Ekspress AT-1 and AT-2
Ekspress AT-1 and AT-2 are Geostationary Communications Satellites built by ISS Reshetnev for the Russian Satellite Communications Company that will operate the spacecraft as part of the existing Ekspress satellite fleet to provide communication services to Russian and surrounding territories. The two satellites use different platforms and host different satellite payloads, both communication payloads were built by Thales Alenia Space.
The first Ekspress satellite was launched in 1994 to replace the aging Gorizont communication satellites. The Ekspress program had the overall goal to close the technology gap between Russia and Western comm satellite manufacturers. Between 1994 and 2001, two first generation Ekspress satellites and four improved Ekspress A satellites were launched (one was destroyed in a launch failure).
The Ekspress AM series of satellites was inaugurated in 2003 and represents powerful communication satellites with long on-orbit service lives and flexible communication payloads. Eight Ekspress AM satellites were launched to date – Ekspress AM-4 did not reach its correct orbit in 2011 and was disposed via a targeted re-entry. In addition to Ekspress AM satellites, Ekspress MD satellites are being launched to maintain an alternate supplier of communications satellites as the MD spacecraft are built by Khrunichev. Two Ekspress MD satellites were launched in 2009 and 2012, but the last launch left the satellite in a useless orbit after an upper stage failure.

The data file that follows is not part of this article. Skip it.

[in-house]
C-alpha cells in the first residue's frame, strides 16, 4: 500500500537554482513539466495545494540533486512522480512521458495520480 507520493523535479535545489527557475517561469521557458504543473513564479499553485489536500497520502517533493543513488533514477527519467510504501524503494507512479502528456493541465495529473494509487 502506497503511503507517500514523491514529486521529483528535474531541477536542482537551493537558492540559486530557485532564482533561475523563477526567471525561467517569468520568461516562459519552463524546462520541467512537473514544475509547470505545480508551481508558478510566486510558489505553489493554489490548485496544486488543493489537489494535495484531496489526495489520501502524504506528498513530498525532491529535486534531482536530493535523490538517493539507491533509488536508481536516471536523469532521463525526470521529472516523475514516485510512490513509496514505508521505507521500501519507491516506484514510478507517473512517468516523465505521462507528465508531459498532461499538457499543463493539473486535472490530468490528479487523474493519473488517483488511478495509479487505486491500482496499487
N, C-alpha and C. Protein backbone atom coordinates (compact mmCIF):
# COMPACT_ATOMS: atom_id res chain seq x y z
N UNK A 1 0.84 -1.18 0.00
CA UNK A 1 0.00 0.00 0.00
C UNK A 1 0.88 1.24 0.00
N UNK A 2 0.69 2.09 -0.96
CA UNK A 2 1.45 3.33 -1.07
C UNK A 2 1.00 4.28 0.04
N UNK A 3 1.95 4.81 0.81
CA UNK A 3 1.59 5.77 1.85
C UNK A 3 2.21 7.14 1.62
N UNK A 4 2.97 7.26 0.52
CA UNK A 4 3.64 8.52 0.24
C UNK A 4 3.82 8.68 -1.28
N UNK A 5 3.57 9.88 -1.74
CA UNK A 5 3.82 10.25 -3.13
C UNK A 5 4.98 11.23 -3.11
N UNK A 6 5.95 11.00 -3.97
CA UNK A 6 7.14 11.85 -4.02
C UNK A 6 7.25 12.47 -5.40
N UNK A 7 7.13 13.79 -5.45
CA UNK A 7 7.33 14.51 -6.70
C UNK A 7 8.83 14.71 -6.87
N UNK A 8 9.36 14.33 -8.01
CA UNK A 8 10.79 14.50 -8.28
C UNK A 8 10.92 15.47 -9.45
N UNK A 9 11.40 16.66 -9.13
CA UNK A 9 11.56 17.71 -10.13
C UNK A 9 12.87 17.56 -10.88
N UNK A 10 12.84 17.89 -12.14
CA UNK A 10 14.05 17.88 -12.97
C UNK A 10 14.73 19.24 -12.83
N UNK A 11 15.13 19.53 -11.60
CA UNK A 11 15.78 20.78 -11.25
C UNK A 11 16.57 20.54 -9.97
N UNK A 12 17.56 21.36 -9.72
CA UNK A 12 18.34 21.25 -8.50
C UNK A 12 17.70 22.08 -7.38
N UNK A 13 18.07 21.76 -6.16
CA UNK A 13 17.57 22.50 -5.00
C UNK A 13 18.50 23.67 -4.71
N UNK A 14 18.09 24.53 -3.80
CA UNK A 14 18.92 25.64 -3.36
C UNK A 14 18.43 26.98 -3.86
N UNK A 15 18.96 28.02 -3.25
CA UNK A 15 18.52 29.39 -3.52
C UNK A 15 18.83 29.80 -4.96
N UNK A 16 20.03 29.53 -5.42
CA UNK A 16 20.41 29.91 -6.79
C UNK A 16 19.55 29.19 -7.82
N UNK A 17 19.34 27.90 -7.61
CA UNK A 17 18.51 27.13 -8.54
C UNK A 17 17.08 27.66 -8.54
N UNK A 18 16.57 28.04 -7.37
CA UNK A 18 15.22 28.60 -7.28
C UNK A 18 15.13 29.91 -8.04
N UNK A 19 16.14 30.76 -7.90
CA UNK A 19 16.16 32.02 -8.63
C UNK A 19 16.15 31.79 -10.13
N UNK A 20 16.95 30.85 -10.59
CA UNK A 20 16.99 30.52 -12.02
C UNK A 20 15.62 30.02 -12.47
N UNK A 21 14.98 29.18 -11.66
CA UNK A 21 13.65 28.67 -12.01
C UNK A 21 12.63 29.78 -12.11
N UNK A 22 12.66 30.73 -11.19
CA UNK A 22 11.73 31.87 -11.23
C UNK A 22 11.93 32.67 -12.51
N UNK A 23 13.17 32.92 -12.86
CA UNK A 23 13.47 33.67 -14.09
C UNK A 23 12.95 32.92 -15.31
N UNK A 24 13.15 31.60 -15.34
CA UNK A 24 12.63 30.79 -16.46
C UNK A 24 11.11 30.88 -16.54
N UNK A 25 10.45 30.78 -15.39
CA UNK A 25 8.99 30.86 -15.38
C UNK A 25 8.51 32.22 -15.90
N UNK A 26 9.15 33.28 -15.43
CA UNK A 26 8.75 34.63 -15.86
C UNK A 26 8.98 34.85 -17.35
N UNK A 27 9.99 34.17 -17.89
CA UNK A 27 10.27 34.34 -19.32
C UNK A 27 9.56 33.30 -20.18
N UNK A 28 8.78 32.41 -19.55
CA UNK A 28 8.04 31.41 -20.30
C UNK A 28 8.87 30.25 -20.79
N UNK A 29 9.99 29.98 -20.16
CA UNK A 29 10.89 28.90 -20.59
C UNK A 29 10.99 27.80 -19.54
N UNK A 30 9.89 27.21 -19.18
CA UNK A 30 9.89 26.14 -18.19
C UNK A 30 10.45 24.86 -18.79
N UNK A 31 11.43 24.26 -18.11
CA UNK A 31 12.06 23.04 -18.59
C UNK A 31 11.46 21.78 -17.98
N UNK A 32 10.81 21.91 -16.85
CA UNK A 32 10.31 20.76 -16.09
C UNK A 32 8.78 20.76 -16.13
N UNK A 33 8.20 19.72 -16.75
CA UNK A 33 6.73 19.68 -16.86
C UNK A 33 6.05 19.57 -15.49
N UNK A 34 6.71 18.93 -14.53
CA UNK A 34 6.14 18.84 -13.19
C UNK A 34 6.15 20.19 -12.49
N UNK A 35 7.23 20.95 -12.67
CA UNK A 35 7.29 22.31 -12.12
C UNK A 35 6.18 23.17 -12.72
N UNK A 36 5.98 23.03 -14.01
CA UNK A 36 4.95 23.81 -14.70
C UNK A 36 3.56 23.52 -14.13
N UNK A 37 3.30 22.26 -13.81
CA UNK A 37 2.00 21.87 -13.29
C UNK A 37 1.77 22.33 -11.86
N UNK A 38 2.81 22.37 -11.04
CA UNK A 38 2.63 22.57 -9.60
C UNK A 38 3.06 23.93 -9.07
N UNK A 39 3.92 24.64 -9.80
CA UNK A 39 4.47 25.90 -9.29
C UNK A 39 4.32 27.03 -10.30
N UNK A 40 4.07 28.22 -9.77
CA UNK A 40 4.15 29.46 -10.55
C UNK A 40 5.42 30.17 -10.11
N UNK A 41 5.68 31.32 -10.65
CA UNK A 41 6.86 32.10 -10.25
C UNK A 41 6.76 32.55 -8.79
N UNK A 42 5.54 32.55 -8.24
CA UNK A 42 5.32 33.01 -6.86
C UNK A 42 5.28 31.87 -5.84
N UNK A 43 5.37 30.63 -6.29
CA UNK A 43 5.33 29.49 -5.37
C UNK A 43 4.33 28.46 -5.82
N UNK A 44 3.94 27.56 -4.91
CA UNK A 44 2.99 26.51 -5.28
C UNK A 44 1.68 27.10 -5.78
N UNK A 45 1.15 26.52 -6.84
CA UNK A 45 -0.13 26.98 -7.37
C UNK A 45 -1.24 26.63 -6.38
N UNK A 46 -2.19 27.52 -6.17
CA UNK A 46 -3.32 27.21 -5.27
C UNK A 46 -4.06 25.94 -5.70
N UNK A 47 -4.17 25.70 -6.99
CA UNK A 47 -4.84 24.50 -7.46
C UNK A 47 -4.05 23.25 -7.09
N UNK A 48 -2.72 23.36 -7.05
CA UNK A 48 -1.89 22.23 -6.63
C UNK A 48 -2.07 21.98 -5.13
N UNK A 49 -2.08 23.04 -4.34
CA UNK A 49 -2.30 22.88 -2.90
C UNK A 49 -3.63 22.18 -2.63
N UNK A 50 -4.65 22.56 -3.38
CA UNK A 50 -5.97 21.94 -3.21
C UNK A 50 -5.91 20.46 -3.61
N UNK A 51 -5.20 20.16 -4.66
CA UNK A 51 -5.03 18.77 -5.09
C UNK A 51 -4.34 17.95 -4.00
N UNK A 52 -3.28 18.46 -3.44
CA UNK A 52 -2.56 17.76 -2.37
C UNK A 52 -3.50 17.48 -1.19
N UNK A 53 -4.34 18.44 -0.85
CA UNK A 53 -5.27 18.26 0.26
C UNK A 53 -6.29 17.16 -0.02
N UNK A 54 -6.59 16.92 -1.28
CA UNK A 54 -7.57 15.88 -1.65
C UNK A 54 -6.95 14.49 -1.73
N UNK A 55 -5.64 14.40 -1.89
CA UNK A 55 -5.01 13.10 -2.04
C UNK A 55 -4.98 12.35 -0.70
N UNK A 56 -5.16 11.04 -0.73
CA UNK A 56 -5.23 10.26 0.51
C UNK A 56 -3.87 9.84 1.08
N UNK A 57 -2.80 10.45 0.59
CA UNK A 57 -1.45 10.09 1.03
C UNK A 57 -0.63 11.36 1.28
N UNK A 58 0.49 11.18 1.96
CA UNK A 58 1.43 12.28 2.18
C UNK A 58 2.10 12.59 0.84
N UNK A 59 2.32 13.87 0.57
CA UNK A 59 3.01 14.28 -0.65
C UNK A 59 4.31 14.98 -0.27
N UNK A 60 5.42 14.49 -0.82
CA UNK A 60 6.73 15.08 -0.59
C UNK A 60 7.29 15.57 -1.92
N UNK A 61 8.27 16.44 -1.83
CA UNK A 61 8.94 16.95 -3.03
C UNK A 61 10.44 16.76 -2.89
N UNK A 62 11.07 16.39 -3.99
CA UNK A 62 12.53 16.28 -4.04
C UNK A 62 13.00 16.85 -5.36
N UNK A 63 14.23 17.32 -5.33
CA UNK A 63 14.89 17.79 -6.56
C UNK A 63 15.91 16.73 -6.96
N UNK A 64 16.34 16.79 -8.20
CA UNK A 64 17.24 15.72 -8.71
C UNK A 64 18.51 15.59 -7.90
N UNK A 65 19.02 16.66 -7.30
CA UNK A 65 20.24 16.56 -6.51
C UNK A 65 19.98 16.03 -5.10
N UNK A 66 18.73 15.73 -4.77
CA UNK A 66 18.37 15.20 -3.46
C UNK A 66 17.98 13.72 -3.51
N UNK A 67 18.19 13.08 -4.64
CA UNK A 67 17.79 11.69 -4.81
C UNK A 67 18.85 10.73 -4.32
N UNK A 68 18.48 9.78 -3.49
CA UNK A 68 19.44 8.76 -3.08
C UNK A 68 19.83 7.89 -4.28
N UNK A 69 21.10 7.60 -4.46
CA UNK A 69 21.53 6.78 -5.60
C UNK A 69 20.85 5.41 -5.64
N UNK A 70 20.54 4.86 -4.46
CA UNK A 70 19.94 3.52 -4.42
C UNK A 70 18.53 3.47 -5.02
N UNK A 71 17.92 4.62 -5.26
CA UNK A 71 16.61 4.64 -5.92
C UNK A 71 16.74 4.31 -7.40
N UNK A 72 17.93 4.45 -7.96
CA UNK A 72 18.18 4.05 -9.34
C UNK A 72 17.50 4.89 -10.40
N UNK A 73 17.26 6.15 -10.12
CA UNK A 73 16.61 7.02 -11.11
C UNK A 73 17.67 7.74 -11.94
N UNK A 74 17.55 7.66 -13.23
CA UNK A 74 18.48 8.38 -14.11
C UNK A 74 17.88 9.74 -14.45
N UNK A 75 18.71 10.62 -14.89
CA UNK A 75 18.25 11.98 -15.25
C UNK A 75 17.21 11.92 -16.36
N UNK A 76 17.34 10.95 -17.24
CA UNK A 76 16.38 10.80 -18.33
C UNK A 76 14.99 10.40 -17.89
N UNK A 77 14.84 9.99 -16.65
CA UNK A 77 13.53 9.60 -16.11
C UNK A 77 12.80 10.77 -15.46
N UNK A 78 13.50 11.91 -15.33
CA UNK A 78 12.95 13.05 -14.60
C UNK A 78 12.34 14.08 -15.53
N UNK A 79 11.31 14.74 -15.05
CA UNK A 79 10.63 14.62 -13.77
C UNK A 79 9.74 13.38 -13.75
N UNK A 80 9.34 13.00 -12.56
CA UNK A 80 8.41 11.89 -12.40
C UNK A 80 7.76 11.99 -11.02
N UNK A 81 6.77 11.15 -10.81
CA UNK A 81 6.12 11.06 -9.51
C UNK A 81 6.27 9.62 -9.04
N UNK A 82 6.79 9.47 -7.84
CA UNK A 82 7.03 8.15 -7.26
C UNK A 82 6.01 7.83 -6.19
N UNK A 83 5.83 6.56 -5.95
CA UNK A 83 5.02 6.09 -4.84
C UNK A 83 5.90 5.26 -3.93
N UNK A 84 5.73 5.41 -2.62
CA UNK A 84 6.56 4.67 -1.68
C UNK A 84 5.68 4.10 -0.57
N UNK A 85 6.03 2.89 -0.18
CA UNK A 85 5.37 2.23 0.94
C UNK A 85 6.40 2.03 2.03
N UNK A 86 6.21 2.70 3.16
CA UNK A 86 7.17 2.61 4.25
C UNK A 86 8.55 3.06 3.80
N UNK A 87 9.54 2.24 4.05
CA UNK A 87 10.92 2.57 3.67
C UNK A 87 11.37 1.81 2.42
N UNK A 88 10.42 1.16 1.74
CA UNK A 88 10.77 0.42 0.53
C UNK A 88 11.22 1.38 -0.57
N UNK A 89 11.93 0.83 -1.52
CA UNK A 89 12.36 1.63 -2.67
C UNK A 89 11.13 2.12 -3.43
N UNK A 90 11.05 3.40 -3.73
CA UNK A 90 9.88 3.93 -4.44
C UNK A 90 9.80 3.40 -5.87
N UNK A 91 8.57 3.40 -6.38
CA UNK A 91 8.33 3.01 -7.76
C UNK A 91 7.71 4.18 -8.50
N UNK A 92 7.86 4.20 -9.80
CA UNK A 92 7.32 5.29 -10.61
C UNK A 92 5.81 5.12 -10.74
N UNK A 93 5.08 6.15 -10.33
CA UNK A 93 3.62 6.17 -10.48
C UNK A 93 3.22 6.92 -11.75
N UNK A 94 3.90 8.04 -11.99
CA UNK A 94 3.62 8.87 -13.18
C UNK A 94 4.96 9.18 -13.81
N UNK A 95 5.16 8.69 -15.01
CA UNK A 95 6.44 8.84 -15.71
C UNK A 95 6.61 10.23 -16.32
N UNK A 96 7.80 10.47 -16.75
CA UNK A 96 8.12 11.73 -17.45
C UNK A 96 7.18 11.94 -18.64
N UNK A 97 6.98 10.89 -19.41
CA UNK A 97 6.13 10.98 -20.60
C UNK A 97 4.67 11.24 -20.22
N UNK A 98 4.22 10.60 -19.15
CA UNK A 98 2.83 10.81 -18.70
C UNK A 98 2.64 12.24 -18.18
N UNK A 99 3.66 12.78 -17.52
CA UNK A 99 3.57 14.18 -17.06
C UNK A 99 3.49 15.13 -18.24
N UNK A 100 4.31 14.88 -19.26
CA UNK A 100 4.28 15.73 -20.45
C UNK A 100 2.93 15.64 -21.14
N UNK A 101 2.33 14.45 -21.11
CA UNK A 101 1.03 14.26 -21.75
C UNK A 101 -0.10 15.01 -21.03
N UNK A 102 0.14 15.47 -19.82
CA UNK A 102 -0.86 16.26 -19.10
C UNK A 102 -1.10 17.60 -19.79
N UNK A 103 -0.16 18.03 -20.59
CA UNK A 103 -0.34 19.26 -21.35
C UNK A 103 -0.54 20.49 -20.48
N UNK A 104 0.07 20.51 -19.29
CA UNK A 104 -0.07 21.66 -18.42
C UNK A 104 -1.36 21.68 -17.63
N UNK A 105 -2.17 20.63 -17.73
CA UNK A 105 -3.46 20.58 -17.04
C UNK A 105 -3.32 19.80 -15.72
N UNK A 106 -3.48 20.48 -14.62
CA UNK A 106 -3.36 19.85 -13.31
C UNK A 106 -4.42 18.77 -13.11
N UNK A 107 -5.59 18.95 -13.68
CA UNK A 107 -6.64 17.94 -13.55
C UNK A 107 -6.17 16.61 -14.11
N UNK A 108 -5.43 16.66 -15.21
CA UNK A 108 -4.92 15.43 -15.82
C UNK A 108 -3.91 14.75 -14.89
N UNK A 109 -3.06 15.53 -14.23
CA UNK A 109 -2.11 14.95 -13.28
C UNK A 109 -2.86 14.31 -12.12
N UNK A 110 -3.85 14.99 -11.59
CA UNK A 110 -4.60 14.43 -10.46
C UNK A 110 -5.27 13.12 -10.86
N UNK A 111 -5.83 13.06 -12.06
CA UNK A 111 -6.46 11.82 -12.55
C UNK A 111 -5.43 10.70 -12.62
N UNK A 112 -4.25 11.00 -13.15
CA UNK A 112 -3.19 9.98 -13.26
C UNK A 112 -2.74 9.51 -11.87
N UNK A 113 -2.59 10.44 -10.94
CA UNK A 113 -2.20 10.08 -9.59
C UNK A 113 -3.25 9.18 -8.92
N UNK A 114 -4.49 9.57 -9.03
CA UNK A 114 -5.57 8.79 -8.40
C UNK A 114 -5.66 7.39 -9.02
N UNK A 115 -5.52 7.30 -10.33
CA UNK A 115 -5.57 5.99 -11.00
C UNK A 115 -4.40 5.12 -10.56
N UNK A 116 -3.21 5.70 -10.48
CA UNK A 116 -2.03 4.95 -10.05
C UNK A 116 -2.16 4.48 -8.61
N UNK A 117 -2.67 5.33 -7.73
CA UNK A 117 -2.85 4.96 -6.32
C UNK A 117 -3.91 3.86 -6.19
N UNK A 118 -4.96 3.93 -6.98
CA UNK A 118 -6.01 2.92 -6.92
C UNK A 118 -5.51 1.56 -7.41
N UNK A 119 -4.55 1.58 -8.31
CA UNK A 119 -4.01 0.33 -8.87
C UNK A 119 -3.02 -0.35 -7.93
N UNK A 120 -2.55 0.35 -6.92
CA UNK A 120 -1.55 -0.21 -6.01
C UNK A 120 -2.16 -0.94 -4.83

In late 2013, a Proton-M/Briz-M delivered the Ekspress AM-5 satellite to orbit, the most advanced Russian Communications satellite launched to date hosting 84 transponders covering C-, Ku-, Ka- and L-Band frequencies with a total payload power of 12,700 Watts. Over the coming years, a number of Ekspress AM satellites are planned to be launched as well as the two Ekspress AT satellites.
Ekspress AT-1 is based on the Ekspress-1000N satellite platform that is capable of hosting powerful communication payloads providing propulsion, power generation, power storage and distribution, precise navigation and accurate Earth pointing and stationkeeping capabilities. Weighing 1,726 Kilograms, Ekspress AT-1 uses two three-segment solar arrays to provide a total payload power of 5,600 Watts at the end of the satellite’s life span.
The all Ku-Band communications payload manufactured by Thales Alenia space consists of 32 transponders. Two large antenna reflectors are used by the satellite to serve a Wide Fixed Service Area covering eastern and northern Europe and the eastern and central part of the Russian Federation. The Eastern Fixed Service Area covers central and eastern Russia and Kazakhstan.
Ekspress AT-1 will replace the Bonum 1 satellite at an orbital position of 56 degrees east in Geostationary Orbit. The satellite will operate for at least 15 years.
The spacecraft will provide Direct-to-Home Television Services and radio broadcast. Part of its payload (19 Ku-Band transponders) have been leased to Eutelsat for digital television broadcast.
Ekspress AT-2 is based on the smaller Ekspress-1000K satellite bus, marking the first time this platform is flown. The platform delivers power to the payload and hosts the required satellite systems for navigation, attitude control, propulsion, and command/control. The spacecraft has a launch mass of 1,427 Kilograms and also features two three-panel solar arrays for power generation.
The Ekspress AT-2 satellite hosts a Ku-Band payload of 16 transponders also built by Thales Alenia Space. The payload has a total power of 3,000 Watts. One antenna reflector is used to serve a Fixed Service Area covering the easternmost part of the Russian Federation, and the north-eastern tip of China.
Stationed at 140 degrees East, Express AT-2 has an expected service life of 15 years. Ekspress AT-2 also provides Direct-to-Home Television services and radio broadcasting. Eutelsat is also leasing capacity on the AT-2 satellite.